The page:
Imagine wandering into a Garage Sale and discovering that unique thing that you’ve been searching for for decades. At a sale in our Unitarian church in summer 2007, I found that perfect fit.

That summer, I was healing from yet another life changing experience. I contemplated the deepest questions of what it means to be human : What is the meaning of life? What is my life’s purpose?  How can I best use my remaining years? For answers to these questions, humans have traditionally looked to religion.

Traditional religion was a positive and integral part of my growing up. I enjoyed church and went several times a week to play the organ, teach Sunday School, or for choir or social groups. As an adult, my involvement lessened as I  struggled with the supernatural aspects of my faith. I found I could no longer, in all conscience, say the creed.  But I still yearned for the many good things that religion offers.

The secular life was not enough. I wanted to meet regularly with people who discuss the deeper issues of life and learn together how to do better. I yearned for a community where tradition and ritual were foundations for celebrating life’s special events, and the wondrous gifts of the natural world.  To find resilience, I needed a community where people find mutual support and consolation in the face of life’s problems. I was searching for a religious construction to frame my questions of human existence. I found this Unitarian community, a community that engages in real world endeavours as we commit to the pursuit of well being, freedom and justice for all.

That’s a lot to find at a Garage Sale.  I studied the Seven Principles and tried Sunday service. Yes, there was structure and ritual, but no creed. People with outspokenly differing opinions were acting together through adherence to a Covenant of Right Relations. Soon I joined choir, Circle Suppers, Care and Connection committee and Spirit Quest. I was learning and finding friendships as I engaged in activities that gave me meaning and purpose.

Importantly, in addressing my deepest concerns in life, I found Unitarians leading my way.  For example, as a member of a team dealing with end of life realities, I faced up to my life’s biggest fears. When I heard of Dying with Dignity, Unitarians gave me the boldness I needed to spread the word and speak directly to the media. Also, this congregation gave me the boldness and direction to speak of my guilt as a staff survivor of an Indian residential school.

That is some of what Unitarians do for me.  So what do I do for the Unitarians?  I make pledging a priority.  A big part why I pledge is found in the Pledge package.  I get it that we are a self funded, solidly managed congregation. Using the pie charts in this year’s document, I see clearly every expense from building improvements to our wonderful settled minister. Another pie chart shows 5 important Impacts of our Pledge. Those, along with the moving messages remind me that we are bolder together and I am enthusiastic about contributing to all. At one time I could be generous with my time and energy. I now find both of these in short supply.  I may not be able to march,  plant a garden, or help set up a home for refugees, but I can still show up, listen, speak and be heard, wash dishes and donate funds over and above my pledge when needed.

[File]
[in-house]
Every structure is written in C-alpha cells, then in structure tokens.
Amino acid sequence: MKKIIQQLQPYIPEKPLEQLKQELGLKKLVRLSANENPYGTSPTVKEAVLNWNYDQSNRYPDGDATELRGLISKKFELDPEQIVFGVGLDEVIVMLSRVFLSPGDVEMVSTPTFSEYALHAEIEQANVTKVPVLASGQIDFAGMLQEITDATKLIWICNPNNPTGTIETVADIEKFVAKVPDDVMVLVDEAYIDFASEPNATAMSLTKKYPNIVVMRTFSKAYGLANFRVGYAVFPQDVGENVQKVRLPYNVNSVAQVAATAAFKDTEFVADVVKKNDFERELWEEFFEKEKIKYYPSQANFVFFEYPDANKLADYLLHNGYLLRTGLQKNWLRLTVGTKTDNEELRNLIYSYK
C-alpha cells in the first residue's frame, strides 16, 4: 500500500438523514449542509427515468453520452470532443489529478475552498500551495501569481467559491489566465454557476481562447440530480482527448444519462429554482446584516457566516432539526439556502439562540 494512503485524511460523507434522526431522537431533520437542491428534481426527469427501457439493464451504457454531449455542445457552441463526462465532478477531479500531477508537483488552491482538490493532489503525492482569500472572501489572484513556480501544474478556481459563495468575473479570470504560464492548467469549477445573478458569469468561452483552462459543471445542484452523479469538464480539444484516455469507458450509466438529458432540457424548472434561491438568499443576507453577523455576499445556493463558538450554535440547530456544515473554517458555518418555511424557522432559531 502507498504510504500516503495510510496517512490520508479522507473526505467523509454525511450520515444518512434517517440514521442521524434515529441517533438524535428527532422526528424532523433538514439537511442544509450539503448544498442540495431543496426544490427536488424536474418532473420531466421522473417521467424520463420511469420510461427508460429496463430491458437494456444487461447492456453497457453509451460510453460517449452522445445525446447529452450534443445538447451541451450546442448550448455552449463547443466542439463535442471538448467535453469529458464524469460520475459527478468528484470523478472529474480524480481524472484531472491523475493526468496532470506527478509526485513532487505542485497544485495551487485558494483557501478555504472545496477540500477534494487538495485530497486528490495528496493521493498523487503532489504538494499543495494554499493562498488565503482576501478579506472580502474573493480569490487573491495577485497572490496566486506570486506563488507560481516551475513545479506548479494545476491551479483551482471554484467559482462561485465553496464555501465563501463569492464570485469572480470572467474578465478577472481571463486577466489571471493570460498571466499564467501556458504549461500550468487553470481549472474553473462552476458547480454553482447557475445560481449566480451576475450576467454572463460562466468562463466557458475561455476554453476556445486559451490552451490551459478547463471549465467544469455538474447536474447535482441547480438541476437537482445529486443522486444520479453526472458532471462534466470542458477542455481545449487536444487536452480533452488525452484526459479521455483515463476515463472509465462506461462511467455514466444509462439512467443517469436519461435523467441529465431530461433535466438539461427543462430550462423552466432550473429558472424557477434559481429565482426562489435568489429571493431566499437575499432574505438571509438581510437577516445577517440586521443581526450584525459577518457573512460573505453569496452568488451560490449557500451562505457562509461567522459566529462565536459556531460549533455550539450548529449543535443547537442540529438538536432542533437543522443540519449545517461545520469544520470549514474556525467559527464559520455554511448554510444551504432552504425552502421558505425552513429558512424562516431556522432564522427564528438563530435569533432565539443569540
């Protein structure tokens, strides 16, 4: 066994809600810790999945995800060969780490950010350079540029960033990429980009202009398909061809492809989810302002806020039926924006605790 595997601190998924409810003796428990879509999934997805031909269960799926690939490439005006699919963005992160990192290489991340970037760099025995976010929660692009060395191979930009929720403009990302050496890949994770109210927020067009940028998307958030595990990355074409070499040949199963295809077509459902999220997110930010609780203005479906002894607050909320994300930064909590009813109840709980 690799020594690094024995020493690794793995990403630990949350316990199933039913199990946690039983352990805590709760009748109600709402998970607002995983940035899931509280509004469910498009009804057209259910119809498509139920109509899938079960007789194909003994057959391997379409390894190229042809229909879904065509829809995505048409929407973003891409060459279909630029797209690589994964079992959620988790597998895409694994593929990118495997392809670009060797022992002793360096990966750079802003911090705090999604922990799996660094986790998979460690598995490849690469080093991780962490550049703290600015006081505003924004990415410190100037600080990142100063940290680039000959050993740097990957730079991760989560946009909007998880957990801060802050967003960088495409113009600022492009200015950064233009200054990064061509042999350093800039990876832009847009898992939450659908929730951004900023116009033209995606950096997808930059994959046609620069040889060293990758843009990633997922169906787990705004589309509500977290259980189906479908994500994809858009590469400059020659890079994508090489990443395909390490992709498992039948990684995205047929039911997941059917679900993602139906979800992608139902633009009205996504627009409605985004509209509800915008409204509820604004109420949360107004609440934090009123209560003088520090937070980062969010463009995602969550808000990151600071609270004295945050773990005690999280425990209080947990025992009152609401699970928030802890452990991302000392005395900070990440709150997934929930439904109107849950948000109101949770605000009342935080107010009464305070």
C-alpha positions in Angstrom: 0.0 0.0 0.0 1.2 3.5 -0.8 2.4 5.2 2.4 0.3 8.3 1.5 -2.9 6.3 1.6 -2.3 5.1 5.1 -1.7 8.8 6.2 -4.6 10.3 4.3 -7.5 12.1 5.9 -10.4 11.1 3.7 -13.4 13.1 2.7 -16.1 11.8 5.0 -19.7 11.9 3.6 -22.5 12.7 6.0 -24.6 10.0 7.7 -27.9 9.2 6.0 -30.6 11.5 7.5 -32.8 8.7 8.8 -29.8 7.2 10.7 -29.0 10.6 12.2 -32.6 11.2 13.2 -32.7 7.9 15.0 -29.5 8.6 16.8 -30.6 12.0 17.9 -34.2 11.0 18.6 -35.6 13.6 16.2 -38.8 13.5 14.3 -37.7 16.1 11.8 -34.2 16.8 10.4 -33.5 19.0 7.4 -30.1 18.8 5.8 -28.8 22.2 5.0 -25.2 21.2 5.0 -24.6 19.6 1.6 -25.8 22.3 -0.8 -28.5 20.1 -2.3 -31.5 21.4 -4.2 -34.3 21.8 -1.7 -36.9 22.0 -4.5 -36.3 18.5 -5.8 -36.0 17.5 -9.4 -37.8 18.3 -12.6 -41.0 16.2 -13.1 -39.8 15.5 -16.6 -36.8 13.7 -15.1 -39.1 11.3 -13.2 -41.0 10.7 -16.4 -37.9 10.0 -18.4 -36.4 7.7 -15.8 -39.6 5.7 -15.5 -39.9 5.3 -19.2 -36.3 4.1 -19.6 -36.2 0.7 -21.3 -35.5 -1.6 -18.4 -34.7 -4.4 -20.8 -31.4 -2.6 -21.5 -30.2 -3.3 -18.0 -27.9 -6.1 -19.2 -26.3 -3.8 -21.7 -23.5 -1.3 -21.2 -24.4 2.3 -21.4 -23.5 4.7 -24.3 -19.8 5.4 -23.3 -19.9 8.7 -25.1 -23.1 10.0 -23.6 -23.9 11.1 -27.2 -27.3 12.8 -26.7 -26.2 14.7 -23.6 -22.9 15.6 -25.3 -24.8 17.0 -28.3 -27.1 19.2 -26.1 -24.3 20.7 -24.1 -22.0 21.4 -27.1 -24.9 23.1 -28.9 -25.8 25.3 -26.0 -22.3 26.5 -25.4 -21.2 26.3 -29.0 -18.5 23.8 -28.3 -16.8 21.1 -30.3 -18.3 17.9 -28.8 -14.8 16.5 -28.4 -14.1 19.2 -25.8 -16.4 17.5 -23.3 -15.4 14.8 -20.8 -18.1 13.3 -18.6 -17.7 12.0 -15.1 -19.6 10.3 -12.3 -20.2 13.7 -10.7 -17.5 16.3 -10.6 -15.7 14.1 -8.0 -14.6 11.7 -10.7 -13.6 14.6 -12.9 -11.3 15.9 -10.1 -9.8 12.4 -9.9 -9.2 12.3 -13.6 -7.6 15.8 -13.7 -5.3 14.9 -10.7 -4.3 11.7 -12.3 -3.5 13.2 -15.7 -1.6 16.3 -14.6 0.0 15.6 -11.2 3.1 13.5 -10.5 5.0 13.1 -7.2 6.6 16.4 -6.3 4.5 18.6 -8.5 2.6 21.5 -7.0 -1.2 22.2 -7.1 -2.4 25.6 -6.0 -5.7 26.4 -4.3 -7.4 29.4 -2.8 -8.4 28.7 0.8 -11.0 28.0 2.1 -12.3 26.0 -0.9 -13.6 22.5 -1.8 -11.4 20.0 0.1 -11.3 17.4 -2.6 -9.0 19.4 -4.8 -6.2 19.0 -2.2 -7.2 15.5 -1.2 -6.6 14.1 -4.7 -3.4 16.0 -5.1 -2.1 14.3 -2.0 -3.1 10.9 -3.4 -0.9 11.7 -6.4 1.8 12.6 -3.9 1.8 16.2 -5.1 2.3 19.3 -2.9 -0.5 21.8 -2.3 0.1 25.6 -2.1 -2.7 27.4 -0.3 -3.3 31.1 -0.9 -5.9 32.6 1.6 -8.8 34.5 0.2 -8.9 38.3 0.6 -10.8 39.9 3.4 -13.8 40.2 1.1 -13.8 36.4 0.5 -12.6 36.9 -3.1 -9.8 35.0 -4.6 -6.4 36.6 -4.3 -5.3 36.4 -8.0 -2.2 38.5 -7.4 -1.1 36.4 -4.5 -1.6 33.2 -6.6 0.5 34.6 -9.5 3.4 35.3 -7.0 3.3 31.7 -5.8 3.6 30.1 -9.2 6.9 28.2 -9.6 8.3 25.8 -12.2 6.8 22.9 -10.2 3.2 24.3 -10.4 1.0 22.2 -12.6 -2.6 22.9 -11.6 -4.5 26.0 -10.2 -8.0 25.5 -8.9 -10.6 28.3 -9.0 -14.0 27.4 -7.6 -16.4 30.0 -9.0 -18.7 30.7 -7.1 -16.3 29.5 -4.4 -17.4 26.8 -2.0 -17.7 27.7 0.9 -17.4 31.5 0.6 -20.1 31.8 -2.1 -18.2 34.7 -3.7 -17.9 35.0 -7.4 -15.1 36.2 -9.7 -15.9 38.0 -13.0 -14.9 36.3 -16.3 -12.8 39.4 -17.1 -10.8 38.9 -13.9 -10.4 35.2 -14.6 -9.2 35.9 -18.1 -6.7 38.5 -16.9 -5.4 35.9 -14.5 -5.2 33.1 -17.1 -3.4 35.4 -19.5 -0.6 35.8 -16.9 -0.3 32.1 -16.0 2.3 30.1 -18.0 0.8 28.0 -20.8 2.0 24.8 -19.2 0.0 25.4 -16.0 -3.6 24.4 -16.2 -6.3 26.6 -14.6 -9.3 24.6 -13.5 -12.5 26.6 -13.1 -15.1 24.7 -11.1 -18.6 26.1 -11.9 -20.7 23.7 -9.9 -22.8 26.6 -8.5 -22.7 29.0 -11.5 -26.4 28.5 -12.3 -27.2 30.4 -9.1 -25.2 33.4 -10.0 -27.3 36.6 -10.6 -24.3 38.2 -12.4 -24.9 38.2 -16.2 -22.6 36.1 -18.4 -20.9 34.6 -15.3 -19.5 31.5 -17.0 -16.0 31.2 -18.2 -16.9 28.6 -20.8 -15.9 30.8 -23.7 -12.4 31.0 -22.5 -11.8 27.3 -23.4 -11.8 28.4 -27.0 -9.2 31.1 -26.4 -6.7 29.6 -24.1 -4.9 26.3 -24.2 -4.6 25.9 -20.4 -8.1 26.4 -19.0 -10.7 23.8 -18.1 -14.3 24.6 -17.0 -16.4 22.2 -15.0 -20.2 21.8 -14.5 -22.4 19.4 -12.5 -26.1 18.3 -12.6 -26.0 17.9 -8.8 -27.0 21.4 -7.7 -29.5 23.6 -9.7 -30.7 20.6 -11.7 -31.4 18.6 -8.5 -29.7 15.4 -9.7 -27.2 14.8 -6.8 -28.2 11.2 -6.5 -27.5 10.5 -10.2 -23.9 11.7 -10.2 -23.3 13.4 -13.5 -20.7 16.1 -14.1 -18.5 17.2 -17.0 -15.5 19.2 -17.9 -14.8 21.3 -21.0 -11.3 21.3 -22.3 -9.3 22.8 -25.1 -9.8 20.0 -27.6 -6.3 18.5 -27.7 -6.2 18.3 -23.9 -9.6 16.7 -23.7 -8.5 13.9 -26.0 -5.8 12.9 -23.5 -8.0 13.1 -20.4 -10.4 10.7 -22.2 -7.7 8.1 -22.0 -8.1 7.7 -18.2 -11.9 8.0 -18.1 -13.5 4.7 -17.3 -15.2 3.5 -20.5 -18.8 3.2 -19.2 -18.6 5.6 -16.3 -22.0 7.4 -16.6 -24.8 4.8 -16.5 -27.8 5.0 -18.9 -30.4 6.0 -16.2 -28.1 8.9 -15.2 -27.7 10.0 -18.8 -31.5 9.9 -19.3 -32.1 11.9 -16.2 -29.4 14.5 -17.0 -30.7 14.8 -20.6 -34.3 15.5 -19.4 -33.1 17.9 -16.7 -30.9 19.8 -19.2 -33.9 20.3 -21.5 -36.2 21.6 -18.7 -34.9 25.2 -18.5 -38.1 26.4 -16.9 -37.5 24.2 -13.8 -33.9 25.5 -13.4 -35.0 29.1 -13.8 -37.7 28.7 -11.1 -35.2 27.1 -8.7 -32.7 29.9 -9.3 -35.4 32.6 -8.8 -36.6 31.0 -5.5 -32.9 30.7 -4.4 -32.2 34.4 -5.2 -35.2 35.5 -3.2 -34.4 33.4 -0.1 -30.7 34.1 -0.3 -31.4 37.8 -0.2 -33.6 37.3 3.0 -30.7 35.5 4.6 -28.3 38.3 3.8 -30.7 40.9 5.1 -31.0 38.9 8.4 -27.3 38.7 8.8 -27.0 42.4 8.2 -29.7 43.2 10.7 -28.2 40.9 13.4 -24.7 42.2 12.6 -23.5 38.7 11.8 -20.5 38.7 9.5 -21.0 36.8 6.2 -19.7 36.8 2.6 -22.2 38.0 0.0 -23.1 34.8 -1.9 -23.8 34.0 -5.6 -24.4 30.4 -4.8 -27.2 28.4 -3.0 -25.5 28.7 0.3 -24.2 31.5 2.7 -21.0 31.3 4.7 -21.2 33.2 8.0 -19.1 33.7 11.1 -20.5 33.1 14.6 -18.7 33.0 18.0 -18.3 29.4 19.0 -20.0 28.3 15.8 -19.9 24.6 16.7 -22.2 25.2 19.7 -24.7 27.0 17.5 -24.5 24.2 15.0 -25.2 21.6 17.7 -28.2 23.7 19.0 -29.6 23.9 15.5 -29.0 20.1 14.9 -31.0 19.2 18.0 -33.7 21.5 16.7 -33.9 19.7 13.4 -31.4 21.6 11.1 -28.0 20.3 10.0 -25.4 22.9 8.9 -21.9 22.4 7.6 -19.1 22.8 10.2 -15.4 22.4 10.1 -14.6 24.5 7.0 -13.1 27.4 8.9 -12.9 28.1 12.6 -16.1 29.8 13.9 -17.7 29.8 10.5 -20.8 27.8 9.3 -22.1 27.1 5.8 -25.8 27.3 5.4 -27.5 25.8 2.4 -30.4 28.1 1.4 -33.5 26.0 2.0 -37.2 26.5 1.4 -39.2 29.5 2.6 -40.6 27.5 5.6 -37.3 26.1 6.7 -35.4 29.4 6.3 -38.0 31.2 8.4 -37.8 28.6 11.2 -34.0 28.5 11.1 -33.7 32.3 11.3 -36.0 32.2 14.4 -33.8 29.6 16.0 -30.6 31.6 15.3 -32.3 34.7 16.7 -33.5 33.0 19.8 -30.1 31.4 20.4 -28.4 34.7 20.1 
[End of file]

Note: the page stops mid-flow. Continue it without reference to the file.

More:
Another big part of why I pledge relates to a meaningful joke made by an actor accepting her Oscar. She said, “I did it all myself”.  Before life tested me, I might have said those same words. But, life taught me different. When bad things happened to me, I realized that those same bad things happen daily to humans of every race and circumstance. As for the good things, I grew to know full well that all I have received in my life is rooted in circumstances for which I can in no way take credit.

Think about this: when did you first hear a speaker begin by acknowledging that we are on Treaty 6 territory and the homeland of the Metis? For me, this was first a Unitarian expression. Yes, it is an inheritance and a responsibility. Being born white in Saskatchewan comes with privilege that has both nothing and everything to do with me. Part of my responsibility, as I see it, is to give generously,  as I have received so much.

I still donate to other charities but now supporting Unitarians comes first. I enjoy having input into deciding how my donations are used. I appreciate giving to a transparent organization in a place where doors have windows, and money matters are clearly explained.

Yes,  Unitarians have made me part of something bolder and better. Together, we can become a part of the positive evolution of the human condition. I choose to help this possibility thrive now and into the future. I also pledge a legacy that will play a part in making that happen. Let us boldly pledge together to build a strong and sustainable community.

Joan Adair, Member

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